Last month a new desktop client for Instagram hit the Mac App Store which was $5 to download and allowed users to upload photos from their desktop instead of just their smartphone. Unfortunately the app gained so much traction that it caught the attention of Instagram and they were not happy.
The unique selling point of the Instagram app is that you take, edit and share photos directly from your smartphone and as a result, in theory, every photo on the service should be one that is taken from the camera of a smartphone. Now we all know that is not the case, yes I clearly see some of you out there using photos taken on a DSLR and uploading them on Instagram. However, uploading from another device such as a desktop and also creating an app to use on Instagram which you charge people for is apparently a violation of the Instagram ToS.
On March 28th Instagram sent the developer, 17 year old Caleb Benn, a letter saying that his app had violated the sharing service’s terms of service and that he had until 30th March to “fix things,” but even after the deadline passed Instagram did not take further action.
Benn then received another letter prompting the teenager to take the app down for good. Benn told Ars Technica that he pulled the app at midnight and that; “It was a tough thing to do, but I just couldn’t risk being blacklisted from using anything Facebook/Instagram nor a lawsuit for that matter. Especially when I’m so close to enrolling in college.”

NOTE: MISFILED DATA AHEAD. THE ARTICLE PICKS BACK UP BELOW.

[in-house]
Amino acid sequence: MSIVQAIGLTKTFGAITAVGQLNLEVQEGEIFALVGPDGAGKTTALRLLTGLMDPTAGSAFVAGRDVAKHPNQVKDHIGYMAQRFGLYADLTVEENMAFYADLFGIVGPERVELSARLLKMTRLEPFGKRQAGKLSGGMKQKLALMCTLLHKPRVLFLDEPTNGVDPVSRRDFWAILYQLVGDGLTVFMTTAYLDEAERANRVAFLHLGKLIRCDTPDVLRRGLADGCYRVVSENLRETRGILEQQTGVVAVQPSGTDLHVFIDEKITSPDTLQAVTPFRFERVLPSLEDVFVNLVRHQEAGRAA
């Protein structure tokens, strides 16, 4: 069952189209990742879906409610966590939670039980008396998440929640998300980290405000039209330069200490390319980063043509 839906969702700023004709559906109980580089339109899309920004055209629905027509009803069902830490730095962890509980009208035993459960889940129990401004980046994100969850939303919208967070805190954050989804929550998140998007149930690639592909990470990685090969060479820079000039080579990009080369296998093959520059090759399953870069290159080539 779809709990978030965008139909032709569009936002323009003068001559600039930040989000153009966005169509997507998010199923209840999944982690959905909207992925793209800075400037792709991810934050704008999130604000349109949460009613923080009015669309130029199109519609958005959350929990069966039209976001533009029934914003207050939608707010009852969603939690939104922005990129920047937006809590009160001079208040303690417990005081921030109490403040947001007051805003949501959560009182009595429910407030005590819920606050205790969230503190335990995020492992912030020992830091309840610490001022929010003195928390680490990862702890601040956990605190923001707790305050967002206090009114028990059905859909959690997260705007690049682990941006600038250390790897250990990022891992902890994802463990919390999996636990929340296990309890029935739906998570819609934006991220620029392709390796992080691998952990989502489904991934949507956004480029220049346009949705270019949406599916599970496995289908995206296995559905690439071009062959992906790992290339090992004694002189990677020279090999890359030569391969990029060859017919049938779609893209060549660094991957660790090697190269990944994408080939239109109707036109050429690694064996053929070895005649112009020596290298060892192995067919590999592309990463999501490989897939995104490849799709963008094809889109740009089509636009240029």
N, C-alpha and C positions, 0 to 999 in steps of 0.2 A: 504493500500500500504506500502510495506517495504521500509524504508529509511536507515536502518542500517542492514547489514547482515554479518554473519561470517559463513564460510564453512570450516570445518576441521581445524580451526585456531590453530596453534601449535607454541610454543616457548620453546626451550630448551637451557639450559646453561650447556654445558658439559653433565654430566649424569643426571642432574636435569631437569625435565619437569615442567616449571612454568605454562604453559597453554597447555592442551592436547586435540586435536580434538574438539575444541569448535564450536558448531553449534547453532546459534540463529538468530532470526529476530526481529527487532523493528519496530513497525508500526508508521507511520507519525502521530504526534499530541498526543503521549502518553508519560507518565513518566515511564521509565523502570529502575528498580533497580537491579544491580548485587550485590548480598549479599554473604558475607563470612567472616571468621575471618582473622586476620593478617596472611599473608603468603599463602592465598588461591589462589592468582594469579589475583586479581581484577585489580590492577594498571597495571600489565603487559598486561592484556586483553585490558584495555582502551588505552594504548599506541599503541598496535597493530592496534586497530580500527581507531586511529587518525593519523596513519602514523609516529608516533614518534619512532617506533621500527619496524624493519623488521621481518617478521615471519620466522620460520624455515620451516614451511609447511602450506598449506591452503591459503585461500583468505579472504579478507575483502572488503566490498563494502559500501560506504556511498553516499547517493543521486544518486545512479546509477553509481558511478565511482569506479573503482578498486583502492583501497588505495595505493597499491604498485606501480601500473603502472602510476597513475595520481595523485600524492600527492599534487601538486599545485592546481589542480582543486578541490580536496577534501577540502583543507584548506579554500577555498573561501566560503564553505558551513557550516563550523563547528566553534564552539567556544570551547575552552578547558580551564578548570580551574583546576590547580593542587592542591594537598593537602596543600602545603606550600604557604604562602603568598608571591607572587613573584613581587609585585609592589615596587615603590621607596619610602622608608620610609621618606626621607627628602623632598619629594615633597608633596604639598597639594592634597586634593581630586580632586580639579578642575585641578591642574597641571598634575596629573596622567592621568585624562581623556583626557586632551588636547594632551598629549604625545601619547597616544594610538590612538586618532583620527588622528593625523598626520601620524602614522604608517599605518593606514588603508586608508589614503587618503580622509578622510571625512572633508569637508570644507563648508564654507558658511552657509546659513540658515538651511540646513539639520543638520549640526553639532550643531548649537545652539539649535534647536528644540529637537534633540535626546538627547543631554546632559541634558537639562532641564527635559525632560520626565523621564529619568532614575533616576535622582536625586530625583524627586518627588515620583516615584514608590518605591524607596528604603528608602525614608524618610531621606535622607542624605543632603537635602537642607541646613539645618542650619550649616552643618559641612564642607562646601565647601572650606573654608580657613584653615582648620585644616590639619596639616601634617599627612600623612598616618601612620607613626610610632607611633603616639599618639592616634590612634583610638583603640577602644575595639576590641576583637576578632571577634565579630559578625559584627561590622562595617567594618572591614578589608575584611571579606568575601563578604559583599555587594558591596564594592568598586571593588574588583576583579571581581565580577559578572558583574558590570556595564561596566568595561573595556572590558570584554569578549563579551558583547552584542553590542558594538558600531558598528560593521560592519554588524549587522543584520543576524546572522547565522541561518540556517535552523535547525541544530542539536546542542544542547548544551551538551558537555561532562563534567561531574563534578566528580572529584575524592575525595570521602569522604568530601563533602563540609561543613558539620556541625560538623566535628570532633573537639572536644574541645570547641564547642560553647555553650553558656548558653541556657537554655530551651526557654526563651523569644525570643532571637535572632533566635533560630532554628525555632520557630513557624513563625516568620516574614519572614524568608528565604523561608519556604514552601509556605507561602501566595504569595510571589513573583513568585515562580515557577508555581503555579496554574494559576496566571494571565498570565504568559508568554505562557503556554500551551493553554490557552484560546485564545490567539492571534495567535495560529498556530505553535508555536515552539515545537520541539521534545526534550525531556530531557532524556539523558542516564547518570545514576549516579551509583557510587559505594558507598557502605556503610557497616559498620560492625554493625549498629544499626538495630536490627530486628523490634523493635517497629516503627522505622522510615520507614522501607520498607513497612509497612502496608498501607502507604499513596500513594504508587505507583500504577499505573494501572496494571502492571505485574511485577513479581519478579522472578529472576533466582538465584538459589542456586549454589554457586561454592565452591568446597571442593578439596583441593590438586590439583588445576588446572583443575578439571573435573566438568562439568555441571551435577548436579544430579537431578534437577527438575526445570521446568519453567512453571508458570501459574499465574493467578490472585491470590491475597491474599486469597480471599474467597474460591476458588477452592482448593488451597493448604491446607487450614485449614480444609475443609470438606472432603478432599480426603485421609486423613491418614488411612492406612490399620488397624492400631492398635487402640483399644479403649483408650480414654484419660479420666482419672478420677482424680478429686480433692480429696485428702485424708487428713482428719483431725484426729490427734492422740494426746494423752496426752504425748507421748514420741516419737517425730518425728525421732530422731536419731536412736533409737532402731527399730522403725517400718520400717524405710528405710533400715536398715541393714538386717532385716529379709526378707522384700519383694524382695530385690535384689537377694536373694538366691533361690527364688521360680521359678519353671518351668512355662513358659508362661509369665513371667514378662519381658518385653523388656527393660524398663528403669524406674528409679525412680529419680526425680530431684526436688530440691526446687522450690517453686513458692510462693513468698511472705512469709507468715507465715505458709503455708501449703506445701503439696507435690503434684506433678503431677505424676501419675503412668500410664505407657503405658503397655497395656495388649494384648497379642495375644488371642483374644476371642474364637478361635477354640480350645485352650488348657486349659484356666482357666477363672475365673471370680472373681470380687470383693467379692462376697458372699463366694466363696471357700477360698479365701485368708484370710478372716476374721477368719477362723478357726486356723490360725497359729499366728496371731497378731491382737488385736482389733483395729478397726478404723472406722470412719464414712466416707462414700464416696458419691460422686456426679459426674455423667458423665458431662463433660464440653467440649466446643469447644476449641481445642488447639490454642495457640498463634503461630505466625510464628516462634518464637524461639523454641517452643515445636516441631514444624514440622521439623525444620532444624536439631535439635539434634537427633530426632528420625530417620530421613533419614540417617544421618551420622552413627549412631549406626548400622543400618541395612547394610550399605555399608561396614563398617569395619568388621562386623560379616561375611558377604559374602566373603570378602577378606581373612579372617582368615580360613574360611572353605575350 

However it was not all a lost cause for Benn. He made $6,000 from the app which is going towards his college fund and users who have downloaded the app can still continue to use it themselves on their desktops. It just means that the app is no longer available on the Mac App Store.
It turns out Benn is no stranger to taking down apps, he is the developer behind the once wildly popular game Temple Run which he was forced to shut down.
Electronic Frontier Foundation director Corynne McSherry says that it is all somewhat of a grey area in the ToS and that Benn was more than likely well within his legal right to make and charge people fro the desktop Instagram app.
Not a bad return on an app that only hit the store recently.
About The Author
Mark is the founder of 60 Second Social media where he provides social media news and digital marketing analysis. You can follow him on Twitter here. You can also follow 60 Second Social on Twitter here. Or you can drop Mark an email at, [email protected]